Illustration by Clara Nicoll

Sporting life: My first injury made me feel like a real athlete

Though an inconvenience, breaking my finger has meant joining an illustrious history of sporting bravery
November 3, 2022

You’ll have to forgive me if I drop a few of my Ps and Qs. I’ve broken the ring finger on my right hand and as a result a whole section of my keyboard has become inaccessible territory. My little finger has to pick up the slack for the redundant fourth finger that’s just hopping about in space, housed in its protective waxy splint-sheath. It’s trying to look useful but is only getting in the way—which is rather apt, because that is exactly how I felt running around on the field where I got the injury.

I’m a newcomer to athletic pursuit. Even off the pitch, I’ve always been a clumsy person who bumps into things for the sole reason that I don’t really know where my limbs begin or end. It was no surprise to me, or anyone who knows me, that my nascent cricketing career has been accompanied by bruises, strains and blackened nails. 

My previous sporting experiences were different. Armchair warriors like me rarely bear visible scars of our pursuits, because the greatest physical danger we do to ourselves is internal. I’ll never know how many years I’ve taken off my life through habitual sofa-snacking, drinking beers at the game and the toxic levels of stress that I put my heart through on a weekly basis. 

My enthusiasm has occasionally taken a physical toll on my body. I was at the Olympic stadium in 2012 on the evening that Mo Farah, Jessica Ennis and Greg Rutherford all won gold medals—and lost my voice for 24 hours afterwards. Super Saturday was succeeded by Silent Sunday. I also scored heatstroke from an especially intense day watching dressage. But I’ve never suffered anything as a dramatic as a broken bone.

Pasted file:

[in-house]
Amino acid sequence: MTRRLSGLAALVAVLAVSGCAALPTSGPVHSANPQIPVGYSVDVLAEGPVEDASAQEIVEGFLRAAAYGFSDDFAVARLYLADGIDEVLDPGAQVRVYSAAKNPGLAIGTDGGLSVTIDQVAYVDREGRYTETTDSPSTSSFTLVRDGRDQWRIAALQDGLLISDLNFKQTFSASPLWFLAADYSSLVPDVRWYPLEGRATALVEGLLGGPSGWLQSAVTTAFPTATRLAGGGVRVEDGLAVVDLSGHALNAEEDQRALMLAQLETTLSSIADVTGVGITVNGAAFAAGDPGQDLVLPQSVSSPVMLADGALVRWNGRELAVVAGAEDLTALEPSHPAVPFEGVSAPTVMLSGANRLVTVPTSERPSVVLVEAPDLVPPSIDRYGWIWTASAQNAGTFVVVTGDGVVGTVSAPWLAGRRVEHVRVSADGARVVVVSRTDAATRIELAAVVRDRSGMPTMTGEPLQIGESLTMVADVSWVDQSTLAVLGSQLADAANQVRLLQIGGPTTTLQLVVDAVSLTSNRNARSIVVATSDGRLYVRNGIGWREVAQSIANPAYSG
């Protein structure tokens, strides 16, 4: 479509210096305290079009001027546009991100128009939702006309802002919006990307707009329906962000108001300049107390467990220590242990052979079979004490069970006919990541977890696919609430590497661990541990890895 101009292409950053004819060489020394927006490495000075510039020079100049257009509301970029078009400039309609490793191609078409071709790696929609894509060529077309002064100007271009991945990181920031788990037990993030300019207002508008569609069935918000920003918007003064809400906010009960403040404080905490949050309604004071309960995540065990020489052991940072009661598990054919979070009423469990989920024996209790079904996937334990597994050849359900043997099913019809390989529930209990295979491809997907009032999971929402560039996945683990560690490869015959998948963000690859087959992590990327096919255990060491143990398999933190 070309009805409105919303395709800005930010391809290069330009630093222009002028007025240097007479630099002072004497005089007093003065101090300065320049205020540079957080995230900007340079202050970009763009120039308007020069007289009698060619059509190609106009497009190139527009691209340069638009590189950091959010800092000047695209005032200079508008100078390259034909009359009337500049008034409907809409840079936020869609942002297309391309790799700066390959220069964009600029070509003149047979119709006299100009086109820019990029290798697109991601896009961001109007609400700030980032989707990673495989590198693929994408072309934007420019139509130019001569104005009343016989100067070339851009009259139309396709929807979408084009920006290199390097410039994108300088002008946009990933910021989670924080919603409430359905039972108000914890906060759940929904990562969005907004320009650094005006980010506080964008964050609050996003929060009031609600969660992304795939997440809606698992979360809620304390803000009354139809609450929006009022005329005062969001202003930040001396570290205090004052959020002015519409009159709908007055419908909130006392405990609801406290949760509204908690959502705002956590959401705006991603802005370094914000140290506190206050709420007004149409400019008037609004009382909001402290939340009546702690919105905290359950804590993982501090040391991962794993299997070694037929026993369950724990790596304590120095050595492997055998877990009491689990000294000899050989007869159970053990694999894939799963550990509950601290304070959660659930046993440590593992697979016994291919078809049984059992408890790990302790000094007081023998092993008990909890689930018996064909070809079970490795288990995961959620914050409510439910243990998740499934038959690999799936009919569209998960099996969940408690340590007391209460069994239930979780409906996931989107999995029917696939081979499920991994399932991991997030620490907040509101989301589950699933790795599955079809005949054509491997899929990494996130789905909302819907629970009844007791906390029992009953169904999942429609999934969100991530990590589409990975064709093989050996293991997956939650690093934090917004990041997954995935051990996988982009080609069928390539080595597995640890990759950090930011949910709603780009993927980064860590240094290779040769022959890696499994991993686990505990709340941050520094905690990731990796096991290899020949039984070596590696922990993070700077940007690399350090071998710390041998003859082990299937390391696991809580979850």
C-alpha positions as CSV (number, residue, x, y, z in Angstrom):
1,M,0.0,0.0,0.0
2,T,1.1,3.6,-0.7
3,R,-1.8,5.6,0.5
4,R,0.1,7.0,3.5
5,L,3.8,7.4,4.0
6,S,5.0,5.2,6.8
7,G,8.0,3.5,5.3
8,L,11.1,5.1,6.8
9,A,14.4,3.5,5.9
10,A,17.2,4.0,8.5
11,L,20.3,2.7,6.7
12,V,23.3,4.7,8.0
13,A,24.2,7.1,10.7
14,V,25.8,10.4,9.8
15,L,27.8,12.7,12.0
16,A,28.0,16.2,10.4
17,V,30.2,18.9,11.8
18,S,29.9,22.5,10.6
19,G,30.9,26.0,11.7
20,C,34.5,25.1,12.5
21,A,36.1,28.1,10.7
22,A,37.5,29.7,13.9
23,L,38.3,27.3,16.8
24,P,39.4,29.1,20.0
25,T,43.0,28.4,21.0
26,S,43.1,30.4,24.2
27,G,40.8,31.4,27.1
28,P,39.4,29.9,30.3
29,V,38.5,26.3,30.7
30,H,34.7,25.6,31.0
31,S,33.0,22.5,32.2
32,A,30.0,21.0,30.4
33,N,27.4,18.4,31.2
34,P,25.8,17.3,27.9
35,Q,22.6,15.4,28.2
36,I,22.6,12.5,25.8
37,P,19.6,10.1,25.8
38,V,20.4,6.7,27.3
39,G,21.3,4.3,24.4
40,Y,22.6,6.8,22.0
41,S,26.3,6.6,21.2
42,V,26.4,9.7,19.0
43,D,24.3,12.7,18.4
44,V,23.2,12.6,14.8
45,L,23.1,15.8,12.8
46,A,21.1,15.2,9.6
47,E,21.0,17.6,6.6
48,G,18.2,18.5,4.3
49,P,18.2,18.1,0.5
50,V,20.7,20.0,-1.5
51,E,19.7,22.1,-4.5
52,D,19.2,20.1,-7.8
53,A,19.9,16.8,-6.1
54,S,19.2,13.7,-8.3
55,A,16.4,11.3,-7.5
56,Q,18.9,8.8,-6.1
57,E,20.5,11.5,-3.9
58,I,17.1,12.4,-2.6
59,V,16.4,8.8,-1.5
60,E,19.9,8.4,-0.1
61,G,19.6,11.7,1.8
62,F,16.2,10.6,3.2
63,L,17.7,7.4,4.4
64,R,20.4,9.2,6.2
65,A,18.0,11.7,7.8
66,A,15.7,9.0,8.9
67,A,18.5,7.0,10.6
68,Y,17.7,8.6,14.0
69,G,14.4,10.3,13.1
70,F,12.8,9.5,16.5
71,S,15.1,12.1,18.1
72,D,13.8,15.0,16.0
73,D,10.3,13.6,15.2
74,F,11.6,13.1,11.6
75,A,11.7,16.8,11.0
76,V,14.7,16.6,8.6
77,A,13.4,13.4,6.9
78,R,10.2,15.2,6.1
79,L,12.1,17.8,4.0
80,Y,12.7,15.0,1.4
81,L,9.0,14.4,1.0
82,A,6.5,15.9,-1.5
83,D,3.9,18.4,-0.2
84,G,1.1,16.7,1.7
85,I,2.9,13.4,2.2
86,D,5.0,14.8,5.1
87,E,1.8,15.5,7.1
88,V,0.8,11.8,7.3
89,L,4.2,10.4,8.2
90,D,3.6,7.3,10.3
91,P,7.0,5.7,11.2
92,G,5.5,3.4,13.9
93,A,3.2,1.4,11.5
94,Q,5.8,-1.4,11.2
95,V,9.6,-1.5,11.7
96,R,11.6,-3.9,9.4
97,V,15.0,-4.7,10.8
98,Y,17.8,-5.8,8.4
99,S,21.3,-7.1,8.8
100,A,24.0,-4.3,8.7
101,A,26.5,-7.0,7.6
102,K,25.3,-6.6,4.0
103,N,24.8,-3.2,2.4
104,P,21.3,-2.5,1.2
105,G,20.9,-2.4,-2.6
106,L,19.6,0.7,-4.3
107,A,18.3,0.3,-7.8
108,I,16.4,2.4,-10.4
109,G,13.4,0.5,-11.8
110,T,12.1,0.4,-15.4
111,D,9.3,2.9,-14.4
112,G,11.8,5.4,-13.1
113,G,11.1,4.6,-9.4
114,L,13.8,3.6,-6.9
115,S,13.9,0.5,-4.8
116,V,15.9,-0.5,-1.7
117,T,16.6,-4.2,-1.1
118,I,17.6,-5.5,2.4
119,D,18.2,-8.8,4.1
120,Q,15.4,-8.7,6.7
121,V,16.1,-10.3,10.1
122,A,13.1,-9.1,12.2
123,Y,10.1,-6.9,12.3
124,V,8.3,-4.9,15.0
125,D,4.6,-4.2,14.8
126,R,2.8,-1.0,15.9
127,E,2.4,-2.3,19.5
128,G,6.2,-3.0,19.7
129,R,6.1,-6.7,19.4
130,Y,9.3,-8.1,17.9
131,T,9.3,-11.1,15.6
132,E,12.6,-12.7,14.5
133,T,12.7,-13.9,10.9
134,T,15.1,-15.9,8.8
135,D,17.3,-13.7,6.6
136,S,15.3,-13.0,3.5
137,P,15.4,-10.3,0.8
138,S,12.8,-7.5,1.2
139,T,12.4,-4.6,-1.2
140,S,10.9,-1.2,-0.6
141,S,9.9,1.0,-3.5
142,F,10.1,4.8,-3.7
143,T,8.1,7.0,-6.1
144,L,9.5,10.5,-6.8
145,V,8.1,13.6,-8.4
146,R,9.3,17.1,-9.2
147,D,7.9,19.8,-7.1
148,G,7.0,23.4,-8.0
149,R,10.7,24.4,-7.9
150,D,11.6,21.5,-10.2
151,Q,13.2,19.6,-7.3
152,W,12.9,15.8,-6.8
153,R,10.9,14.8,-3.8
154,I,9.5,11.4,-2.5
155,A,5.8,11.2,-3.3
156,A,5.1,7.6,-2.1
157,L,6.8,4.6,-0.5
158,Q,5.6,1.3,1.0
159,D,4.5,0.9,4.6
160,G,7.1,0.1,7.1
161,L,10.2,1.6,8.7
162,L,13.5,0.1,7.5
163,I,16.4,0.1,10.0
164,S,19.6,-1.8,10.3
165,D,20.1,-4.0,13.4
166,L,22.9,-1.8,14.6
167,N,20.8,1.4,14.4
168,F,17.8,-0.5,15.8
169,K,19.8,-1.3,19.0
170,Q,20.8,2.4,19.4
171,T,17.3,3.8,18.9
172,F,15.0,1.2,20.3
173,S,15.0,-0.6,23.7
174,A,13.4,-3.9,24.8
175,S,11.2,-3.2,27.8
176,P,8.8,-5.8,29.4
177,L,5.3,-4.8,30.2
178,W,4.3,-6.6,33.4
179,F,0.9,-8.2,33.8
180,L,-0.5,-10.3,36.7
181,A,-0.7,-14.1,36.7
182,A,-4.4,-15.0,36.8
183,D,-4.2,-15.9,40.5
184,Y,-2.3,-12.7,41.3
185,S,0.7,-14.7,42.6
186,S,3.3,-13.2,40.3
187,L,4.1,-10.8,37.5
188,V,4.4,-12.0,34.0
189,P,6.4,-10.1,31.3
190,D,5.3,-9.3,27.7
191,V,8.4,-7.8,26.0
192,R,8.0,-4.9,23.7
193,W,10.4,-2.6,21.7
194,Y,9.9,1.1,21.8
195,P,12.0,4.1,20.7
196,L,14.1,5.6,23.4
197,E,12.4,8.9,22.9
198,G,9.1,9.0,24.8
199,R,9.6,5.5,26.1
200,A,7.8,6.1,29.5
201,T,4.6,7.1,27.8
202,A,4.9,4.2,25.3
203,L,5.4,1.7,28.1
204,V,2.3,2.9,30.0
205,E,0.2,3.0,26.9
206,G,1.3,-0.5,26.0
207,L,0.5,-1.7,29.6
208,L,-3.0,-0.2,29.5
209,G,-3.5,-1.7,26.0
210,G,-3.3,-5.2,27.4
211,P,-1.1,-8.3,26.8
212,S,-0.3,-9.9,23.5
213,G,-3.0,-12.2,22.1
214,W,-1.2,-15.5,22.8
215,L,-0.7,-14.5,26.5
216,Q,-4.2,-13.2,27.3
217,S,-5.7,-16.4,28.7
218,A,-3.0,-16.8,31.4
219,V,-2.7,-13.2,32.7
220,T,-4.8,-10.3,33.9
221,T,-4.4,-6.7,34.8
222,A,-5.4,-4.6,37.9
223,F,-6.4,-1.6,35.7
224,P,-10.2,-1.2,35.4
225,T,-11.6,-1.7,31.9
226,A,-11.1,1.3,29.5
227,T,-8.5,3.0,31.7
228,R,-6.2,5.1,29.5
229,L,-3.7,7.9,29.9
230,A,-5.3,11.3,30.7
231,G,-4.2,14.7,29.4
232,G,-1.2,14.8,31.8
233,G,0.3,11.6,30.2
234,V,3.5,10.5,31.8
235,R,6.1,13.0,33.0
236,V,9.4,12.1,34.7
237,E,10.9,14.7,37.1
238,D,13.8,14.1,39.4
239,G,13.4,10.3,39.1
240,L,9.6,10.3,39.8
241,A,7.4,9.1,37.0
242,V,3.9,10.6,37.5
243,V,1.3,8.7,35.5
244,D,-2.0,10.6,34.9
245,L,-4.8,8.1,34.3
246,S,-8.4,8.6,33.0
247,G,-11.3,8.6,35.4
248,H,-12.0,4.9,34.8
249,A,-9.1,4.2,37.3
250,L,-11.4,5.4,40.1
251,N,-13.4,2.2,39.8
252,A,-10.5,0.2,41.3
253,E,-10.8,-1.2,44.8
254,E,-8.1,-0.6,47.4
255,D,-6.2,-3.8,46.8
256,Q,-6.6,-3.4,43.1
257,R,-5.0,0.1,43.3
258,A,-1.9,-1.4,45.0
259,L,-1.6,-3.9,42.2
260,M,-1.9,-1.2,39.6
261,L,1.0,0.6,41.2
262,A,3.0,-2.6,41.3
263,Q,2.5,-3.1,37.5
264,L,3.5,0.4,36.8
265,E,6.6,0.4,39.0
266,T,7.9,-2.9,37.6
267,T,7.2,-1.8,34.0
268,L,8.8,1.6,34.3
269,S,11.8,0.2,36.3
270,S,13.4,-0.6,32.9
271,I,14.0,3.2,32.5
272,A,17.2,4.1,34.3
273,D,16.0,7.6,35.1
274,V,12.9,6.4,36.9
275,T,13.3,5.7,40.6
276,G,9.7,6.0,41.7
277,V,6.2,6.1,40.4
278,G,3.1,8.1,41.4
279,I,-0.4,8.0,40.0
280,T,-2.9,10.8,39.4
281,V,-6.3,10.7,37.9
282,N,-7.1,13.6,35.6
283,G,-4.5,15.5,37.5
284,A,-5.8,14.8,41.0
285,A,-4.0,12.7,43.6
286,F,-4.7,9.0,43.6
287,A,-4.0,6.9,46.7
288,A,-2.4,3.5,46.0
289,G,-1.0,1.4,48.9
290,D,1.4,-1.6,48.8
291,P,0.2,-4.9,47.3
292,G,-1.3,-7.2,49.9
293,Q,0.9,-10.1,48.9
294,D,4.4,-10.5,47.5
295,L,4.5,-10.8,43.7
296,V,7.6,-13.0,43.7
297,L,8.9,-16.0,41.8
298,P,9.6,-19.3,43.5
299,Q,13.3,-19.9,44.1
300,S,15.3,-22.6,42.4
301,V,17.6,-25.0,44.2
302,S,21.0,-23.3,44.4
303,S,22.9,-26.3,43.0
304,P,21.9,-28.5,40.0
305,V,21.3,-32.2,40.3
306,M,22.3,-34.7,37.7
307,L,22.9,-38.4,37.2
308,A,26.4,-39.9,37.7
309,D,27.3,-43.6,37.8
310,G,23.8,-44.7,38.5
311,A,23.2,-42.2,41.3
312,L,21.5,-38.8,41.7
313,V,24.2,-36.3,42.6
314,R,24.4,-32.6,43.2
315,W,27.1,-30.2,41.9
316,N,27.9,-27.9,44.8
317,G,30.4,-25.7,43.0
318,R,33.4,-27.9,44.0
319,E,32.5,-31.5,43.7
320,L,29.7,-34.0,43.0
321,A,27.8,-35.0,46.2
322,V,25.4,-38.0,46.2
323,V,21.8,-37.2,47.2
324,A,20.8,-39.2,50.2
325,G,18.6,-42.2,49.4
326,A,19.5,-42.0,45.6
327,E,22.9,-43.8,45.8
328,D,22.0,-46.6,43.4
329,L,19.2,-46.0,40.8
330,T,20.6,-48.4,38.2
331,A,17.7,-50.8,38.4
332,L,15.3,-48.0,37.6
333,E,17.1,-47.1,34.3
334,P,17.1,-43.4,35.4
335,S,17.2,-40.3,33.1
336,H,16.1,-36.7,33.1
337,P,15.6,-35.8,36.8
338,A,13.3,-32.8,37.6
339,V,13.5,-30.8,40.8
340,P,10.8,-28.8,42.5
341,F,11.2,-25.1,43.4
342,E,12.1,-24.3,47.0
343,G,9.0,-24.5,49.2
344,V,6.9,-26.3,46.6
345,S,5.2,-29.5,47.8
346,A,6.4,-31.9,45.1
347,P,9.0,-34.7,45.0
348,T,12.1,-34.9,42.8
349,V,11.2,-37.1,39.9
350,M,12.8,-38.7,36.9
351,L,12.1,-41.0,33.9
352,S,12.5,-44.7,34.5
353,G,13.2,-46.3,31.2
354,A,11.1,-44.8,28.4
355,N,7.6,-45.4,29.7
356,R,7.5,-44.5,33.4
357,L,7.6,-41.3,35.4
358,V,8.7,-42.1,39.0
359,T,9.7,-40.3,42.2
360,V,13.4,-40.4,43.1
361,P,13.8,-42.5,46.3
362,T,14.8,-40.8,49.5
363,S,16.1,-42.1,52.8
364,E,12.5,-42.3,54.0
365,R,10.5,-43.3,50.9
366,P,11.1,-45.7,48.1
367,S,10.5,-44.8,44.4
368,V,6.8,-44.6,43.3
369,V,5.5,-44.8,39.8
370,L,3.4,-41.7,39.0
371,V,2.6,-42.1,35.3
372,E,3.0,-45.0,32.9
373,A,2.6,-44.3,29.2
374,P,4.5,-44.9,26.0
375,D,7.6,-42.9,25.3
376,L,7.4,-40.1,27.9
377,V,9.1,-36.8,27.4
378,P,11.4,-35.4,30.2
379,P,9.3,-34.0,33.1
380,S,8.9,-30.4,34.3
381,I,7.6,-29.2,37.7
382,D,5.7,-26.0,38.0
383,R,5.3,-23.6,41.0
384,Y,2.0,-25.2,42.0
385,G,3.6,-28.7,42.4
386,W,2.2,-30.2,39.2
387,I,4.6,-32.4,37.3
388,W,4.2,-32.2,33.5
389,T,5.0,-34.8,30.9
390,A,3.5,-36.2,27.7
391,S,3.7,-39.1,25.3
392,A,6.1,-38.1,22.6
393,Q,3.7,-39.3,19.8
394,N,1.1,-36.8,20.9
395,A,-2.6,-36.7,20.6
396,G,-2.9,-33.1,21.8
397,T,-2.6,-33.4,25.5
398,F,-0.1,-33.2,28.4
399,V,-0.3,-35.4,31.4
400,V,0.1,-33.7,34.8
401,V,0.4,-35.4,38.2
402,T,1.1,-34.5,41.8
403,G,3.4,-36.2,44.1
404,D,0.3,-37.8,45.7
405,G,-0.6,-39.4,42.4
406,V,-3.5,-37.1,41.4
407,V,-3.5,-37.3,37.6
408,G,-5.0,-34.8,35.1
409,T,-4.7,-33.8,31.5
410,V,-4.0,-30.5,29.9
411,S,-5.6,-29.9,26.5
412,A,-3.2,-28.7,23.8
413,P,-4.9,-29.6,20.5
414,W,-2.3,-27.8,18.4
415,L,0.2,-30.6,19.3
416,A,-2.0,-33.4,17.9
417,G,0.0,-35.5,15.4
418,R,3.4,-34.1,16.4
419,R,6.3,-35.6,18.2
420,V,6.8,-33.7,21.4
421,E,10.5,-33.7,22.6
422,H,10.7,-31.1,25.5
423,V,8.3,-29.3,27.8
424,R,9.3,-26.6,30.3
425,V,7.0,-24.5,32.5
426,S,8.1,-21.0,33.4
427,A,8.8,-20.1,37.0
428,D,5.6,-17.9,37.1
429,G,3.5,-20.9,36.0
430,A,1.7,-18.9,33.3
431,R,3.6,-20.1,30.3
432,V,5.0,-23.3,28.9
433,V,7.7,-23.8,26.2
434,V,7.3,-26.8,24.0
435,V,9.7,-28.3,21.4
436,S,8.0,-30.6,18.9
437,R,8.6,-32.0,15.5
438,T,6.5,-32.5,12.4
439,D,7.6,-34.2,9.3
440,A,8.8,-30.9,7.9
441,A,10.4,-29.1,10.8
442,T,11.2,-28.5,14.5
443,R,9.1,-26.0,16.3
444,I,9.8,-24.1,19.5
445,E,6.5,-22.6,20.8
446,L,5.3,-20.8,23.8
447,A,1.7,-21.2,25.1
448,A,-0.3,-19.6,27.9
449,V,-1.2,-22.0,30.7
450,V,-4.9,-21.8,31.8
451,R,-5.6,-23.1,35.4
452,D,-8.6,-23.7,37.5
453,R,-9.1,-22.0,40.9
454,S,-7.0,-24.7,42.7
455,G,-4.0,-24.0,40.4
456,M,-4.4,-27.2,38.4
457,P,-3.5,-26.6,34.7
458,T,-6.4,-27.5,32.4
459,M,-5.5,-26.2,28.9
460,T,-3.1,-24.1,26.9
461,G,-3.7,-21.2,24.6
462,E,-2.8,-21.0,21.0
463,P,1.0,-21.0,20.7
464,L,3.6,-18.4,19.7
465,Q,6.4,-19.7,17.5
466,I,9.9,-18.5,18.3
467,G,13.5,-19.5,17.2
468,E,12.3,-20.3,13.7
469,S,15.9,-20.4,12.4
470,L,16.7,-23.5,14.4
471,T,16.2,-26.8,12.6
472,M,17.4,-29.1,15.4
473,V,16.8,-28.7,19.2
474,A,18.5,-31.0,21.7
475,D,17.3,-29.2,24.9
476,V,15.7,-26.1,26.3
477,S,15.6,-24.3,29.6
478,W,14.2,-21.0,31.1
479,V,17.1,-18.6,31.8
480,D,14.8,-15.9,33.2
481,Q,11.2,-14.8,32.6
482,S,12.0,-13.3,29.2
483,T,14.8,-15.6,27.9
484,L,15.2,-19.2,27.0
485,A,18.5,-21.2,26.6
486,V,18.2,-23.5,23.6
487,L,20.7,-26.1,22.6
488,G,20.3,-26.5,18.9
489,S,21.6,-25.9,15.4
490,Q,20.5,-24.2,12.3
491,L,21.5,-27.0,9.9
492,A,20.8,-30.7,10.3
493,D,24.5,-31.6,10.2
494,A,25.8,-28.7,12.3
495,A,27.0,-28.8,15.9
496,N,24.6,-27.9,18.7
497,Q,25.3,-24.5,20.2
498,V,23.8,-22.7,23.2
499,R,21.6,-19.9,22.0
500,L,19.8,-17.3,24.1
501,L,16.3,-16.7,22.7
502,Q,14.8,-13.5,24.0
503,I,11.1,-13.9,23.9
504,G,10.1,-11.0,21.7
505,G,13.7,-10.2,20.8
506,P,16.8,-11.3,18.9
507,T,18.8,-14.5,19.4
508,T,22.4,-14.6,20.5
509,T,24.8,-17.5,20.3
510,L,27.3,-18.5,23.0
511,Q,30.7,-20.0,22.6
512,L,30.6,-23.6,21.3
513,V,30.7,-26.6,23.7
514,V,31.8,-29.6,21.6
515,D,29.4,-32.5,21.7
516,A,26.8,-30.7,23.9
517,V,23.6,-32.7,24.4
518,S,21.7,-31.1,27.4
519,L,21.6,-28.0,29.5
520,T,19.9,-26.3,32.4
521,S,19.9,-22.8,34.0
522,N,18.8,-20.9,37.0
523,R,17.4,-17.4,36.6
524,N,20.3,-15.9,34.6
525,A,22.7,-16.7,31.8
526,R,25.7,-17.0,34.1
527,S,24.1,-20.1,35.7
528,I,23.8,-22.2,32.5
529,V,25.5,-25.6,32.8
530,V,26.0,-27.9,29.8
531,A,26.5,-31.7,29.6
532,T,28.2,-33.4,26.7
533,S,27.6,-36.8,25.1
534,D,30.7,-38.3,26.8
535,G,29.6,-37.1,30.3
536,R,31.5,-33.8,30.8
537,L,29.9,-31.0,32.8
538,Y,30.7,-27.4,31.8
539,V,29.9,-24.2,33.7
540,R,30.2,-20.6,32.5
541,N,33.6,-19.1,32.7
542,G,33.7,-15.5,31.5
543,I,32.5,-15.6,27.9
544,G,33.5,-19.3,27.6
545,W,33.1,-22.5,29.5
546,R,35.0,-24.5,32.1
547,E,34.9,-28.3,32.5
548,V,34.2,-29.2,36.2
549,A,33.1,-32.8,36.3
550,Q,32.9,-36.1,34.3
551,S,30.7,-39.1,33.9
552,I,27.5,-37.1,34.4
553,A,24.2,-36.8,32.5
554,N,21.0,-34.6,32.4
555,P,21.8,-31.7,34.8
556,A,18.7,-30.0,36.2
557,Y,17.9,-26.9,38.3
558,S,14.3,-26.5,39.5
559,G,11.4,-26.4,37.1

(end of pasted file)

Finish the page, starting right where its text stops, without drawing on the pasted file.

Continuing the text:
That might be why the incident has already been memorialised in my mind not as one of failure but of true heroism. Yes, I hurt myself in practice, attempting to catch a ball. And yes, a more competent athlete would have easily taken it, and a more self-aware one would have kept her hand out of the way. But—and here is my proudest boast—I still played in the game the next day and, during a reckless and ungainly attempt to stop a ball speeding to the boundary, hurt the same finger again.

Being someone who spends very little time caring for, let alone listening to, her body, eight days passed before I thought to present myself at a hospital. When I eventually did, an X-ray showed that I had broken the bone not once, but twice, in different places. The splint has been with me for a couple of months. When I’m not resenting its inconvenience, I show it off as a badge of honour. 

After all, there is nothing I appreciate more as a fan of sport than the athlete who plays on through pain. Some of my all-time favourite stories are of moments I never saw—Bert Trautmann seeing out the 1956 FA Cup final with a broken neck, Colin Cowdrey walking out to the crease with his arm in a plaster cast to face a fearsome West Indies attack. I did watch 400m runner Derek Redmond limp to the finish line at the 1992 Olympics, sobbing on the shoulder of his father, and I still get a thrill from seeing the famous picture of Terry Butcher after England’s 1989 qualifier against Sweden, covered in blood from shirt to shorts like the final survivor of a teen slasher movie. 

I doubt I’ll ever feel closer to those sporting idols than I do right now. I was disappointed to miss the final month of the cricket season, unable to pitch in with the team on the field, but I’ve joined an even bigger club: that of frustrated, injured athletes. And while my broken finger has proven deeply annoying—not least for the friends who have had to help me wash my hair—it has also achieved the one thing that my physical efforts could not. It has made me feel like a real athlete.